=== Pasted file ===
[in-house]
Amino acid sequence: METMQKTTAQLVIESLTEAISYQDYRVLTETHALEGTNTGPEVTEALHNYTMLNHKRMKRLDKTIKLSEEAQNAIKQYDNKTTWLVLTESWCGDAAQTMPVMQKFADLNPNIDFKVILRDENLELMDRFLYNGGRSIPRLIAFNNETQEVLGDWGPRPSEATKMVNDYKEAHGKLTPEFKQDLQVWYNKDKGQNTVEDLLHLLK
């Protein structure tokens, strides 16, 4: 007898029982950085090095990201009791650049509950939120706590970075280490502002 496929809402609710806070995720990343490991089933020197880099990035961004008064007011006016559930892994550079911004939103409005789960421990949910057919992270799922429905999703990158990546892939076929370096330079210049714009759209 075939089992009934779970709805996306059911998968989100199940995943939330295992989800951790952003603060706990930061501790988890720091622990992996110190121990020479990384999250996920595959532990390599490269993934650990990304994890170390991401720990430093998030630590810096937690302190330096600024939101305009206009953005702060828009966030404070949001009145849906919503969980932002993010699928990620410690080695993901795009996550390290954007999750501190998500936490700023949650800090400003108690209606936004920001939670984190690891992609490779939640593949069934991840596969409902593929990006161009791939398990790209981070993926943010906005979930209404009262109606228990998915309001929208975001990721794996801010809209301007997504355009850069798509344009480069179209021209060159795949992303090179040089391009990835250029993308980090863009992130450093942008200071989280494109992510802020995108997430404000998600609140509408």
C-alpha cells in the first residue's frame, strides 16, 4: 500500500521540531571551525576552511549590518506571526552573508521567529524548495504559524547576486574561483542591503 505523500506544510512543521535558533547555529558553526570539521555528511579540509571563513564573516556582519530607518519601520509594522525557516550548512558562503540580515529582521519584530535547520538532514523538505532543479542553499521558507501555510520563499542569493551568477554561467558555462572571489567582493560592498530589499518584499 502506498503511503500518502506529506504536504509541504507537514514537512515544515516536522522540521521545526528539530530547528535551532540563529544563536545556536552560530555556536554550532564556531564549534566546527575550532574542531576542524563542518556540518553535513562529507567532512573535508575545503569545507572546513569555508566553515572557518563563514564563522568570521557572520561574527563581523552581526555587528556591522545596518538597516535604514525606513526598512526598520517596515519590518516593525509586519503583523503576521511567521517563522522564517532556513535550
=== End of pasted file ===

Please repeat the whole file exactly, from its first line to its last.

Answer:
[in-house]
Amino acid sequence: METMQKTTAQLVIESLTEAISYQDYRVLTETHALEGTNTGPEVTEALHNYTMLNHKRMKRLDKTIKLSEEAQNAIKQYDNKTTWLVLTESWCGDAAQTMPVMQKFADLNPNIDFKVILRDENLELMDRFLYNGGRSIPRLIAFNNETQEVLGDWGPRPSEATKMVNDYKEAHGKLTPEFKQDLQVWYNKDKGQNTVEDLLHLLK
């Protein structure tokens, strides 16, 4: 007898029982950085090095990201009791650049509950939120706590970075280490502002 496929809402609710806070995720990343490991089933020197880099990035961004008064007011006016559930892994550079911004939103409005789960421990949910057919992270799922429905999703990158990546892939076929370096330079210049714009759209 075939089992009934779970709805996306059911998968989100199940995943939330295992989800951790952003603060706990930061501790988890720091622990992996110190121990020479990384999250996920595959532990390599490269993934650990990304994890170390991401720990430093998030630590810096937690302190330096600024939101305009206009953005702060828009966030404070949001009145849906919503969980932002993010699928990620410690080695993901795009996550390290954007999750501190998500936490700023949650800090400003108690209606936004920001939670984190690891992609490779939640593949069934991840596969409902593929990006161009791939398990790209981070993926943010906005979930209404009262109606228990998915309001929208975001990721794996801010809209301007997504355009850069798509344009480069179209021209060159795949992303090179040089391009990835250029993308980090863009992130450093942008200071989280494109992510802020995108997430404000998600609140509408």
C-alpha cells in the first residue's frame, strides 16, 4: 500500500521540531571551525576552511549590518506571526552573508521567529524548495504559524547576486574561483542591503 505523500506544510512543521535558533547555529558553526570539521555528511579540509571563513564573516556582519530607518519601520509594522525557516550548512558562503540580515529582521519584530535547520538532514523538505532543479542553499521558507501555510520563499542569493551568477554561467558555462572571489567582493560592498530589499518584499 502506498503511503500518502506529506504536504509541504507537514514537512515544515516536522522540521521545526528539530530547528535551532540563529544563536545556536552560530555556536554550532564556531564549534566546527575550532574542531576542524563542518556540518553535513562529507567532512573535508575545503569545507572546513569555508566553515572557518563563514564563522568570521557572520561574527563581523552581526555587528556591522545596518538597516535604514525606513526598512526598520517596515519590518516593525509586519503583523503576521511567521517563522522564517532556513535550